According to researchers, the Chinese Communist Party has been secretly butchering prisoners of conscience for their organs for more than a decade.
Their uncovering of this state-sanctioned crime has been no easy feat.
Way back in 2006, Canada’s former Secretary of State for Asia-Pacific David Kilgour and international human rights lawyer David Matas published an independent 140-page report that found imprisoned Falun Gong practitioners were being killed for their organs on a large scale.
An updated report they released with investigative journalist Ethan Gutmann mid-last year found that numbers were much higher than previously thought. The report, titled Bloody Harvest/The Slaughter: An Update, estimated that 60,000 to 100,000 transplants are performed each year in China.
The main target for organ harvesting, the report said, are Chinese who practice Falun Gong. To a lesser extent, Uyghurs, Tibetans, and select House Christians have also been killed in order to obtain organs for transplants, the report says.
The report attracted widespread media coverage.
All three men are founders of The International Coalition to End Organ Pillaging in China, which has produced the four roundtable discussion videos featured here in this post that explain what has gone on since their reports’ findings
Joining Kilgour, Matas, and Gutmann in the round-table discussion are actress and human rights advocate Anastasia Lin, China Uncensored’s Chris Chappell, and journalist Matt Robertson, who won a press award for his reporting on organ harvesting in 2013.
The first video covers the investigations and reports into China’s organ harvesting industry, but also looks at why there are still skeptics who don’t believe it is occurring.
They also discuss how the issue has been known for some time, but has only been covered recently by mainstream media.
In the video, Kilgour says they approached Human Rights Watch, Amnesty International, and Human Rights in China during 2006 to talk about their initial report’s findings.
For years “they wouldn’t agree this is happening,” Kilgour said, referring to Amnesty International. “One of them told me privately and they felt that if they raised this issue they would lose all ability to lobby to get rid of the death penalty in China,” Kilgour says.
But now he says that has changed.
“We now have Amnesty fully onside with us as of a year ago,” Kilgour says, while adding that Human Rights Watch “came around eventually.”
Watch part two of the round-table discussion here:
Victims and numbers
The above video explains why the communists have persecuted Falun Gong, a spiritual discipline based on meditation and slow moving exercises, and three main principles: Truthfulness-Compassion-Tolerance.
The round-table discussion discusses what occurred prior to the persecution when the practice was for many years supported by the Chinese authorities.
But Falun Gong’s growing popularity — somewhere between 70 and 100 million people were practicing it toward the end of the 1990s — was seen as a threat to the ruling Communist Party.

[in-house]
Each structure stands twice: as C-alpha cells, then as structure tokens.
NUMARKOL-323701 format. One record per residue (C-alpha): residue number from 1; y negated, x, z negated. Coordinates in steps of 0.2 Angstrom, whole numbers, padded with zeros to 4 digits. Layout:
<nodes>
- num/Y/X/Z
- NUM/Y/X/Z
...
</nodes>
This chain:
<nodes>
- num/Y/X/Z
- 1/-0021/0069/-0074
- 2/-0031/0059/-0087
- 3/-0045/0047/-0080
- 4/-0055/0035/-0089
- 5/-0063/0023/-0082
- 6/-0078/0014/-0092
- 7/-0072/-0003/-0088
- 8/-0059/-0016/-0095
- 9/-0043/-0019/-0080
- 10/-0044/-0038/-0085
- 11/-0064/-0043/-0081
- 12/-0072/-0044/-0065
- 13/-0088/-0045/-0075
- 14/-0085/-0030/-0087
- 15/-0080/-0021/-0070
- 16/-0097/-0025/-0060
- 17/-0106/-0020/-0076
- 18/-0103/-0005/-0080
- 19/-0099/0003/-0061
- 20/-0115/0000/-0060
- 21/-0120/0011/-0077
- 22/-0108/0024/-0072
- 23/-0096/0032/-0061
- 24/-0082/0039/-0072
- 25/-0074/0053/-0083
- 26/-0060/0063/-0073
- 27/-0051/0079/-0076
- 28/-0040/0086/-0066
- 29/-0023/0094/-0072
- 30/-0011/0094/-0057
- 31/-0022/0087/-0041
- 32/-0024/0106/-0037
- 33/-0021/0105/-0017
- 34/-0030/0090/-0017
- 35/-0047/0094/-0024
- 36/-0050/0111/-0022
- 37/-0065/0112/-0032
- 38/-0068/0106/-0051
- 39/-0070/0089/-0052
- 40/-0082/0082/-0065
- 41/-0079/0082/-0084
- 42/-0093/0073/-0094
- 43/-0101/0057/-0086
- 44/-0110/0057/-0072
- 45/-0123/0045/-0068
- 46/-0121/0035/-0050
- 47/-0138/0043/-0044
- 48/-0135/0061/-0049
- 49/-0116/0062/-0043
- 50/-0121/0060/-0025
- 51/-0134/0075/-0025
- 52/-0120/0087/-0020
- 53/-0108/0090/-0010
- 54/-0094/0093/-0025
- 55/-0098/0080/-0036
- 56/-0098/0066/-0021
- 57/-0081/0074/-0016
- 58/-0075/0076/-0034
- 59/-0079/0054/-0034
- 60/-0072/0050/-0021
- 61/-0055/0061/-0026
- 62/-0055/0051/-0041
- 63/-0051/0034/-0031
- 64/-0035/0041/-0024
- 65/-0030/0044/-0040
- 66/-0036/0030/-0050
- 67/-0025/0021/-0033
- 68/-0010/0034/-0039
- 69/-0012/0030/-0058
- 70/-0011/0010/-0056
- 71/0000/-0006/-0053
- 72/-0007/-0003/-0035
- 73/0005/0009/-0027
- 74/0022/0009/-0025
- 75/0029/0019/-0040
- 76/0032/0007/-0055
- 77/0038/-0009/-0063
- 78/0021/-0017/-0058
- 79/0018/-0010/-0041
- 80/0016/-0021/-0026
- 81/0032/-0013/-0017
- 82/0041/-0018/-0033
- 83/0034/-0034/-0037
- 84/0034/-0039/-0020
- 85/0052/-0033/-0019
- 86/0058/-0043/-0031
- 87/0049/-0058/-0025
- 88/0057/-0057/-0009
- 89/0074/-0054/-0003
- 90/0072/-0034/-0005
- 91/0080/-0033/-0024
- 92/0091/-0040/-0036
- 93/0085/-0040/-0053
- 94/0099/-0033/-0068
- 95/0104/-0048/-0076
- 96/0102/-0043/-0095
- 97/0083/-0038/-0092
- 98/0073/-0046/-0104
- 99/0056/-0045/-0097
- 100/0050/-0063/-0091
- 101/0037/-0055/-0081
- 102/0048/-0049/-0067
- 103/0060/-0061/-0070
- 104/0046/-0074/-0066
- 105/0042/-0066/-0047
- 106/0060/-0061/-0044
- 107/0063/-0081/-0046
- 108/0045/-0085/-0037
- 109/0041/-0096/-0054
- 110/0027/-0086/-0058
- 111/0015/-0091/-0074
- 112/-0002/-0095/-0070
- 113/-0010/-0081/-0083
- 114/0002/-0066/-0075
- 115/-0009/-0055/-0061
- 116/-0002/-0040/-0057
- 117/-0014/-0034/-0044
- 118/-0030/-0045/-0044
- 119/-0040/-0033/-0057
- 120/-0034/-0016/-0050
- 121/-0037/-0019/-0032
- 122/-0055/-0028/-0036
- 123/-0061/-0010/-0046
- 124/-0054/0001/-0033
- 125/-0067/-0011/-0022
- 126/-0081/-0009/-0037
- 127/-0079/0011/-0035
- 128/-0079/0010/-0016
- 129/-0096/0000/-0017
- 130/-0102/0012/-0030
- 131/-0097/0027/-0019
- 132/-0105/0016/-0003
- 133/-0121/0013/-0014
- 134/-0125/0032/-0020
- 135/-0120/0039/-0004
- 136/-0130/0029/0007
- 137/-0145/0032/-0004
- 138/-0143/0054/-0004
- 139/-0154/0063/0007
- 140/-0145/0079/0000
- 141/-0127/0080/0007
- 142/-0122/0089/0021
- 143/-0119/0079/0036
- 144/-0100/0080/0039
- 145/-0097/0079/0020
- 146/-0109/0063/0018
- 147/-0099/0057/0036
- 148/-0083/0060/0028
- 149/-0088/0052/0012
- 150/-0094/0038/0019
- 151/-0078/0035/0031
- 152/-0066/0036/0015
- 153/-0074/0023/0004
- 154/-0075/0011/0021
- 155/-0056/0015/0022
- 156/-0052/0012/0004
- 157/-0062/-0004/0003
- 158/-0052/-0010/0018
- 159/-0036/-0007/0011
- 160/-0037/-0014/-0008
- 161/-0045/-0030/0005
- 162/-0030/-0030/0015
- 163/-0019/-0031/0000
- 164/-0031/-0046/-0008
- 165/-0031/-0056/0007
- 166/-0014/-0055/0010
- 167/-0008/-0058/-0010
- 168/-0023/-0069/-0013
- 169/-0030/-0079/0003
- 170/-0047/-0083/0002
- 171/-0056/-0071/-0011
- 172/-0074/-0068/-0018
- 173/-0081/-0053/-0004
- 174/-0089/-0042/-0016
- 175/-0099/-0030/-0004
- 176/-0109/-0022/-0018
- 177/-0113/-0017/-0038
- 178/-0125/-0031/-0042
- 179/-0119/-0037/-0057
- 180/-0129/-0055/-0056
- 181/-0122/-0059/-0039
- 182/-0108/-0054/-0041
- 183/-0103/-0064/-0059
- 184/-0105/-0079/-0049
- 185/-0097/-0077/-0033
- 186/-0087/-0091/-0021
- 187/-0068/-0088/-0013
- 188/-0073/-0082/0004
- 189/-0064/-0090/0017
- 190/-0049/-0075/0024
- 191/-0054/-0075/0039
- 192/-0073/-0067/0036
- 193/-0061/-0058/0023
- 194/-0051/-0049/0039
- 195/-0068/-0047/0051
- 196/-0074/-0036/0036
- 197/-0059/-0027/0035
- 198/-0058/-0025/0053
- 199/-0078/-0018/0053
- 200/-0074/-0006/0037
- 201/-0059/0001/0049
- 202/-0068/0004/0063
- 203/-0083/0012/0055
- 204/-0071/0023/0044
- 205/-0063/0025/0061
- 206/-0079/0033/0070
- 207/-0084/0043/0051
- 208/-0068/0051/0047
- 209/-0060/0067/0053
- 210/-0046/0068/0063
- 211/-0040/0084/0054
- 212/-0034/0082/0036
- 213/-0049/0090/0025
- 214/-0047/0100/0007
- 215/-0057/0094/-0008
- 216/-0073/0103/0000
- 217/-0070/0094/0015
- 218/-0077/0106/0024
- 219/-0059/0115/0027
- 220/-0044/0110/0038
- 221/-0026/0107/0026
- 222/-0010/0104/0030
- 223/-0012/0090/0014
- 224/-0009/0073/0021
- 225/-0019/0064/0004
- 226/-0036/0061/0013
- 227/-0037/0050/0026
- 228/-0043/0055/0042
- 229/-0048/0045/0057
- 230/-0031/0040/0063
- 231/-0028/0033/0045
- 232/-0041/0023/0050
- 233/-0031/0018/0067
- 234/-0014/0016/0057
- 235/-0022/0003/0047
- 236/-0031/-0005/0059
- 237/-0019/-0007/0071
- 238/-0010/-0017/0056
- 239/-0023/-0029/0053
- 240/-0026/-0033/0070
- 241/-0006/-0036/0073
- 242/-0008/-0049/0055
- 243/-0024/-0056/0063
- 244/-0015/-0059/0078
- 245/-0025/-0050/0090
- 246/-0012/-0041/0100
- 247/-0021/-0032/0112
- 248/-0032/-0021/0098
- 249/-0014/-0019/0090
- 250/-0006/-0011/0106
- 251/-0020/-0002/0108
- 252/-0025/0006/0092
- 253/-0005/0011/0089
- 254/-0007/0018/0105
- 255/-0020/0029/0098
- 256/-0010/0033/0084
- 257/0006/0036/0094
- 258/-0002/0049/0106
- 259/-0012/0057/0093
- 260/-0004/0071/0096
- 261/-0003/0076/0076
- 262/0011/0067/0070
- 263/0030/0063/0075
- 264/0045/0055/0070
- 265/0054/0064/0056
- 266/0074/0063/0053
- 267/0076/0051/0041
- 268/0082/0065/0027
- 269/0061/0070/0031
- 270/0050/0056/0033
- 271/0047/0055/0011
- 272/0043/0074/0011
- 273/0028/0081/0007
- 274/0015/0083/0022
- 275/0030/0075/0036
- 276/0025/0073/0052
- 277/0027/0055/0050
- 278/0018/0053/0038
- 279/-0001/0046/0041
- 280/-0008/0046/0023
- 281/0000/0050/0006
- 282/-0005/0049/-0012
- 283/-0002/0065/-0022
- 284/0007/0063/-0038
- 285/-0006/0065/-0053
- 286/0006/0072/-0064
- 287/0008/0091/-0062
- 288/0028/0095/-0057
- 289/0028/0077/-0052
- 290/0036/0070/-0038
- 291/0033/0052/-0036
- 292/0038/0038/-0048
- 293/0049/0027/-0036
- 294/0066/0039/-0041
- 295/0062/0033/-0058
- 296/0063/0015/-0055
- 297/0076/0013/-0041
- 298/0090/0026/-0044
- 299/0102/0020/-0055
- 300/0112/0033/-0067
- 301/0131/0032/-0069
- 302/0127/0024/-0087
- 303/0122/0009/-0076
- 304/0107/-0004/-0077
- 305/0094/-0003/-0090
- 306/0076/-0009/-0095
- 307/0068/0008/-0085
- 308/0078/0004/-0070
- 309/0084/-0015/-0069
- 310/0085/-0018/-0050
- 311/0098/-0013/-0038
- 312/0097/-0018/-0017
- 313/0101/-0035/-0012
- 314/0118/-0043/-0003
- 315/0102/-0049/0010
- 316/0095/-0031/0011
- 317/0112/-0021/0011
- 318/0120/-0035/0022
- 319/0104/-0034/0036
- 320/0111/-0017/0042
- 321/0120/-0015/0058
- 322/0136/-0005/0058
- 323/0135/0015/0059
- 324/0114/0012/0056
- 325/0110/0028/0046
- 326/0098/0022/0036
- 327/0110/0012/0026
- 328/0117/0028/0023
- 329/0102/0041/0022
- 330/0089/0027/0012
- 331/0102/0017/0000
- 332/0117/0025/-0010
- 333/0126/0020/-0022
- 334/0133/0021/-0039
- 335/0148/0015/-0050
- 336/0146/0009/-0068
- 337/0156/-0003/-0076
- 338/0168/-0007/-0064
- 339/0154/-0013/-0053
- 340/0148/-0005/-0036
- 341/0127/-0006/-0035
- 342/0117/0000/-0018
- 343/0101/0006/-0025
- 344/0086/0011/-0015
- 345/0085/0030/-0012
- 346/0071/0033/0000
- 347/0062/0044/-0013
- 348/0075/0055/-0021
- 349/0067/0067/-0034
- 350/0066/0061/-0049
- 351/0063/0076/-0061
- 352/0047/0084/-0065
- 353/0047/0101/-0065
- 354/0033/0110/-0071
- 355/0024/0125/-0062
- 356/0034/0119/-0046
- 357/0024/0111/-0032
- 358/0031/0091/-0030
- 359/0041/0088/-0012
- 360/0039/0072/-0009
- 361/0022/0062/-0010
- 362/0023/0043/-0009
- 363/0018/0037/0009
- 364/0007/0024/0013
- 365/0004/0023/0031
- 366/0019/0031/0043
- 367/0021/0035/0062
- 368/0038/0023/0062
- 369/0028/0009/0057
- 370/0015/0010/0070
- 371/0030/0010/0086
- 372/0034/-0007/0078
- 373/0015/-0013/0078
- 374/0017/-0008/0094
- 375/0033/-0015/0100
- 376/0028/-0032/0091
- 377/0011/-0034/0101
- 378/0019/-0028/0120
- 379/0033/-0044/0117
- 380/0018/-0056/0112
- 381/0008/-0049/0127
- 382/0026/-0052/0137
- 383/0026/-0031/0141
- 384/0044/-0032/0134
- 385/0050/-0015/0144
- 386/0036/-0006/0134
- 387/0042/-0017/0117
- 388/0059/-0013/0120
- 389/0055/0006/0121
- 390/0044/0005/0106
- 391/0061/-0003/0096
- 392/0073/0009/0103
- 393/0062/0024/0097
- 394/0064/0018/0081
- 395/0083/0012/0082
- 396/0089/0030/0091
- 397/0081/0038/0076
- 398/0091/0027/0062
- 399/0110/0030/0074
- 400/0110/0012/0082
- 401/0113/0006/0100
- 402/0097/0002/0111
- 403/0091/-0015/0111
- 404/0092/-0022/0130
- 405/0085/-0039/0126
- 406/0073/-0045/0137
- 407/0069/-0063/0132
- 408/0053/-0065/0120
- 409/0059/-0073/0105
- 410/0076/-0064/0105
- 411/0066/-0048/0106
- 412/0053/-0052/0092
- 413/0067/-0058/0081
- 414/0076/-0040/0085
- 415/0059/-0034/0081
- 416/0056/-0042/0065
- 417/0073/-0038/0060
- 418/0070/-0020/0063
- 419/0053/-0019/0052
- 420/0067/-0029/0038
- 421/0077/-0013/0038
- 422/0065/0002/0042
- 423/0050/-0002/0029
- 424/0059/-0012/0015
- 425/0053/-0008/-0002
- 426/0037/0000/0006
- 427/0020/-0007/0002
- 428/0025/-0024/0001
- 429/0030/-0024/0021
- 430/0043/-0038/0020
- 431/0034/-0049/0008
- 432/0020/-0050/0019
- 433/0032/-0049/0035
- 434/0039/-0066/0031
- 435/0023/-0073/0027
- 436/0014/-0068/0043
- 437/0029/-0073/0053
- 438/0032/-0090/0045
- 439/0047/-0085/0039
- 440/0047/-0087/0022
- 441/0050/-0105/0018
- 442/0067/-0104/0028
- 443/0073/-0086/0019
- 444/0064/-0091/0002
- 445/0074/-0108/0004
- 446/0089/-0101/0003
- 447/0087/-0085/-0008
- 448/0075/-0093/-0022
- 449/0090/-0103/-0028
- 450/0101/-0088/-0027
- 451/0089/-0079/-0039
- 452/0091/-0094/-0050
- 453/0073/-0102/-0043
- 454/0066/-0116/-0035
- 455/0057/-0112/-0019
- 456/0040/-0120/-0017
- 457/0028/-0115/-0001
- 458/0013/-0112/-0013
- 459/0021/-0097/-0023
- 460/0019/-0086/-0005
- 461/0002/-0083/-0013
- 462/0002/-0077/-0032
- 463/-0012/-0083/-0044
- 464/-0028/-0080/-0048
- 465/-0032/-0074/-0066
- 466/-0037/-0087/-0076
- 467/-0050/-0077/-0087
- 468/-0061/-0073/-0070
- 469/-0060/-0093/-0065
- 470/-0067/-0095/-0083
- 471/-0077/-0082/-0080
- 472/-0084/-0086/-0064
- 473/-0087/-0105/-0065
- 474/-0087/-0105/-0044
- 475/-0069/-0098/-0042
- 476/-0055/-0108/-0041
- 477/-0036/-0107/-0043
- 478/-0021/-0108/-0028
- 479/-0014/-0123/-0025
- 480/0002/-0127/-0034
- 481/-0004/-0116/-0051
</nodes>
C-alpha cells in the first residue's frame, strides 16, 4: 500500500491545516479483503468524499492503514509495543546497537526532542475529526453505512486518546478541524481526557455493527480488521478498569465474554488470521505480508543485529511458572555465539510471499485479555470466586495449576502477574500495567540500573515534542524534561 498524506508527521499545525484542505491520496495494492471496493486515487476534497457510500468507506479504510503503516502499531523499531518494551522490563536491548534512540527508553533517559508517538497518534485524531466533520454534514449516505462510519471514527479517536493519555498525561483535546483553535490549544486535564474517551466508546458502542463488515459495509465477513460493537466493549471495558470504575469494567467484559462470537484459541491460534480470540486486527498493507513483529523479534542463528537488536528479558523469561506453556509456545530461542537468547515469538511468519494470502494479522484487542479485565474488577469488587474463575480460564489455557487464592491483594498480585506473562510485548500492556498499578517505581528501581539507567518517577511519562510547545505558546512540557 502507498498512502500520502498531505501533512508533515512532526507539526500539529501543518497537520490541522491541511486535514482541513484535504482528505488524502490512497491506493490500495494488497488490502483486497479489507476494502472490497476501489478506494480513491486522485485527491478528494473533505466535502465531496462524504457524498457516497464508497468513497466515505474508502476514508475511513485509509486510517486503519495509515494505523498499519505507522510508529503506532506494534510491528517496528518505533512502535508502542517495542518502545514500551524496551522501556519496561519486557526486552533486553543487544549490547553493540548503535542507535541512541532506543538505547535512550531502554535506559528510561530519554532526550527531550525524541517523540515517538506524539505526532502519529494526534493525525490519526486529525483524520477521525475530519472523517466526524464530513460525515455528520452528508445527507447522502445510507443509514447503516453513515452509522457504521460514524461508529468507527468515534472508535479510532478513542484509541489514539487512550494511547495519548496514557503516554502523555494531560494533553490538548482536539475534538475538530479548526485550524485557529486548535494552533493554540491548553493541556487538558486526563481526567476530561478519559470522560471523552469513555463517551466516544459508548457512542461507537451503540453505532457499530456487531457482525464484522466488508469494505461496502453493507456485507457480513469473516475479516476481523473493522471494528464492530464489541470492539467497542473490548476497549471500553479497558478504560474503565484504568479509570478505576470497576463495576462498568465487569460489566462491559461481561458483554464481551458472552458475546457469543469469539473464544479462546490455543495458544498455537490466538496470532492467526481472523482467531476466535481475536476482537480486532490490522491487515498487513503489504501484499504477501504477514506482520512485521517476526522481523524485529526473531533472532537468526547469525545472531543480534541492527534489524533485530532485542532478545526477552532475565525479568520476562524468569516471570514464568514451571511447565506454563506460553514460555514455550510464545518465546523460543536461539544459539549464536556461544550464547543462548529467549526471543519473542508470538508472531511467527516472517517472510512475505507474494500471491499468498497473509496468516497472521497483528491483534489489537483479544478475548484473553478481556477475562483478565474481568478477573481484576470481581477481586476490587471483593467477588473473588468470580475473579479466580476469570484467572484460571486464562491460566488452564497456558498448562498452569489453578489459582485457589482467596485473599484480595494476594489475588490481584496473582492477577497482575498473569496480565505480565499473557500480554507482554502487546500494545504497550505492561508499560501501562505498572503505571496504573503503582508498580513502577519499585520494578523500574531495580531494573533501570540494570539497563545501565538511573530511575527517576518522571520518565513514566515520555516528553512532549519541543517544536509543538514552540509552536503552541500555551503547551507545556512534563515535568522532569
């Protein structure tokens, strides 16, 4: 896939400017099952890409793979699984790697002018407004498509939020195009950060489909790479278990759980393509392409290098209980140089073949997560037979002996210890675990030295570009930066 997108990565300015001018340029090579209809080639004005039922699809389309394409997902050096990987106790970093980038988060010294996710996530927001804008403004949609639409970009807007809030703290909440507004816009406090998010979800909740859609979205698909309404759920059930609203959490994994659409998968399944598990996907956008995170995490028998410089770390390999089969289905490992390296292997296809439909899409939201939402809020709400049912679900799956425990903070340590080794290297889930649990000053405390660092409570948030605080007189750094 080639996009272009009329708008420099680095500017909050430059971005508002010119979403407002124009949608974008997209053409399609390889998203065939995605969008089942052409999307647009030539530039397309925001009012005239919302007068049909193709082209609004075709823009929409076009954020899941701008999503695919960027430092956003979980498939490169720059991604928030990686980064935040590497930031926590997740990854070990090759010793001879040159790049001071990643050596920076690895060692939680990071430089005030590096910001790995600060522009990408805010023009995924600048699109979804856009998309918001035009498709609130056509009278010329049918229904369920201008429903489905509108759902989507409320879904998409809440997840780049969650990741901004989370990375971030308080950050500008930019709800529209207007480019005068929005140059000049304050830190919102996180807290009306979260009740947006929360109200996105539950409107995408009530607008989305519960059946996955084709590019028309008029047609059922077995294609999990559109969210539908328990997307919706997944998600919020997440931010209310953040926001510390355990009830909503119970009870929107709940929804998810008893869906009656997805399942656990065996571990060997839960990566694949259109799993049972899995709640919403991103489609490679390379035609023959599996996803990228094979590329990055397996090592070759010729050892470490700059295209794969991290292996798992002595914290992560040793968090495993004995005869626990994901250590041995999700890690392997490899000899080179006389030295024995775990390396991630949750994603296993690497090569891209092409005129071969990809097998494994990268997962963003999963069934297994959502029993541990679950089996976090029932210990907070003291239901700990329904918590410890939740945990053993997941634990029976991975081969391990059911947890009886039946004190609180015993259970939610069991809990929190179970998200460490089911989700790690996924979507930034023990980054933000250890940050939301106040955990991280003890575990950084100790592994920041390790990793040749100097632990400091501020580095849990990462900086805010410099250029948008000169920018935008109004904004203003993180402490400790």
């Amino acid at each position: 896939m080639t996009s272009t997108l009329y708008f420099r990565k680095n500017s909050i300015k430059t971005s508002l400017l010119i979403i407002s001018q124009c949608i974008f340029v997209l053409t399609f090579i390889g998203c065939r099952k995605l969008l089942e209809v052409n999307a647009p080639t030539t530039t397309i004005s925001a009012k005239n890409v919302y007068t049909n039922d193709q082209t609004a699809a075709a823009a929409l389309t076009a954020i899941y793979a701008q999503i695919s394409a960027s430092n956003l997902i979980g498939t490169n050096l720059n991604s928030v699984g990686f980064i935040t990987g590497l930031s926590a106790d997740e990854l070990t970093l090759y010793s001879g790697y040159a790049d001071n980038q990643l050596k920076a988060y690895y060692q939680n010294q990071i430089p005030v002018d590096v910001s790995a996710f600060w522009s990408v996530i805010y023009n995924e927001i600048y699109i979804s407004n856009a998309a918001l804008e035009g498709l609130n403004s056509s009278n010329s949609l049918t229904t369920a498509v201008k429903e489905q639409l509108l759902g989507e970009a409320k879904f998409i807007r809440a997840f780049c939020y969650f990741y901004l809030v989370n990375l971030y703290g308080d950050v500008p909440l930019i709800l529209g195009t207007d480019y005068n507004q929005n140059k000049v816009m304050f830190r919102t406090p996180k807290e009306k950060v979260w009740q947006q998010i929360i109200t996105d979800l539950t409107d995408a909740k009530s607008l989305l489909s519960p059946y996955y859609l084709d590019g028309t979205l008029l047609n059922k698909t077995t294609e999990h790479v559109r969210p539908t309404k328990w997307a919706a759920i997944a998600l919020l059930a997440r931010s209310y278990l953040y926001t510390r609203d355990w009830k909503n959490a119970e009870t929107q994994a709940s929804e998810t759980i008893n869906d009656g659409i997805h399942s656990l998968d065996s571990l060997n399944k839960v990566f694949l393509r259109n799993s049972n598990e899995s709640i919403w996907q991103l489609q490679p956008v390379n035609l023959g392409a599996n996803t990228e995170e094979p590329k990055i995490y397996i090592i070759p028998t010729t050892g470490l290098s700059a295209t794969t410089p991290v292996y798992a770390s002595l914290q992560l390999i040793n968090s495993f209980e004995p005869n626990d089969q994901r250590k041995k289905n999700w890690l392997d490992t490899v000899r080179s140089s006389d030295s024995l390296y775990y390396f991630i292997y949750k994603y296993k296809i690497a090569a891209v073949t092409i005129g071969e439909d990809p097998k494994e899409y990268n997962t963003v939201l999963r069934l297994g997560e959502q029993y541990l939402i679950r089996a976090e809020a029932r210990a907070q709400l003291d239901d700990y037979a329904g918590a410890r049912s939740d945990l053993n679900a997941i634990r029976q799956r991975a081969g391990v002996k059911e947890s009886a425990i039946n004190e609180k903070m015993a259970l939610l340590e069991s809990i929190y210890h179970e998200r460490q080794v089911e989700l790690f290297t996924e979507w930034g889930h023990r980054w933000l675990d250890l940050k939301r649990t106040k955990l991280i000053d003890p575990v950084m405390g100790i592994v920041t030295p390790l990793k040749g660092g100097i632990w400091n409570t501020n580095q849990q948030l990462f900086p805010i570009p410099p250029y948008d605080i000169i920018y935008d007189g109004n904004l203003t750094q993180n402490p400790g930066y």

In 1999, the persecution began, and it was fueled by a huge propaganda campaign that demonized practitioners to the extent that such a crime as organ harvesting could occur.
Suppression by the CCP
In the next part of the round-table discussion, the six discuss what organ harvesting tells us about China’s ruling communists.
But such an image as it presents — that China is ruled by a genocidal regime — is one that Robertson says is not particularly welcomed.
International companies dealing with China “don’t want to know about mass killing,” he says. There are states trying to get China to help them in some way, he says. “Like cooperate on climate change for example,” he says.
Matas says there is a lot of willful blindness, and it is more convenient for those with certain interests to ignore what is going on.
Watch part three here:
Legislation and advocacy
But Kilgour points out there have been governments addressing the issue and referenced the efforts of Israel, Spain, and Taiwan barring their citizens from going to China for an organ transplant. He says more countries need to follow their example.
To affect more change, Robertson said that the organ harvesting issue must be raised at the highest levels and done so publicly that everyone becomes aware of the issue.
“I think that would have a huge effect on the Chinese leadership,” he says.
Matas suggests three immediate practical targets.
“End transplant tourism. Secondly, avoid all contact with the Chinese transplant profession, and third, have an independent investigation, governmental or inter-governmental,” he says. “Those things can be done and will have an impact on what’s happening in the future.”
Robertson says that now things are heading in the right direction.
“Now, [organ harvesting] is taken seriously,” he says, adding it is no longer considered a “weird sci-fi story,” which he believes in itself is a big shift.
“That awareness will deepen. There are a lot of professionals getting involved, they’re forming networks, they will mobilize to activate high level intervention with China,” he says. “It is getting momentum. It is going to build and build.”
Robertson states that eventually there is going to be a huge global learning experience about the organ harvesting issue.
“Because this is such a uniquely evil thing that has taken place, from so many different aspects, and that will be analyzed and reflected on,” he adds.
Watch the fourth video here: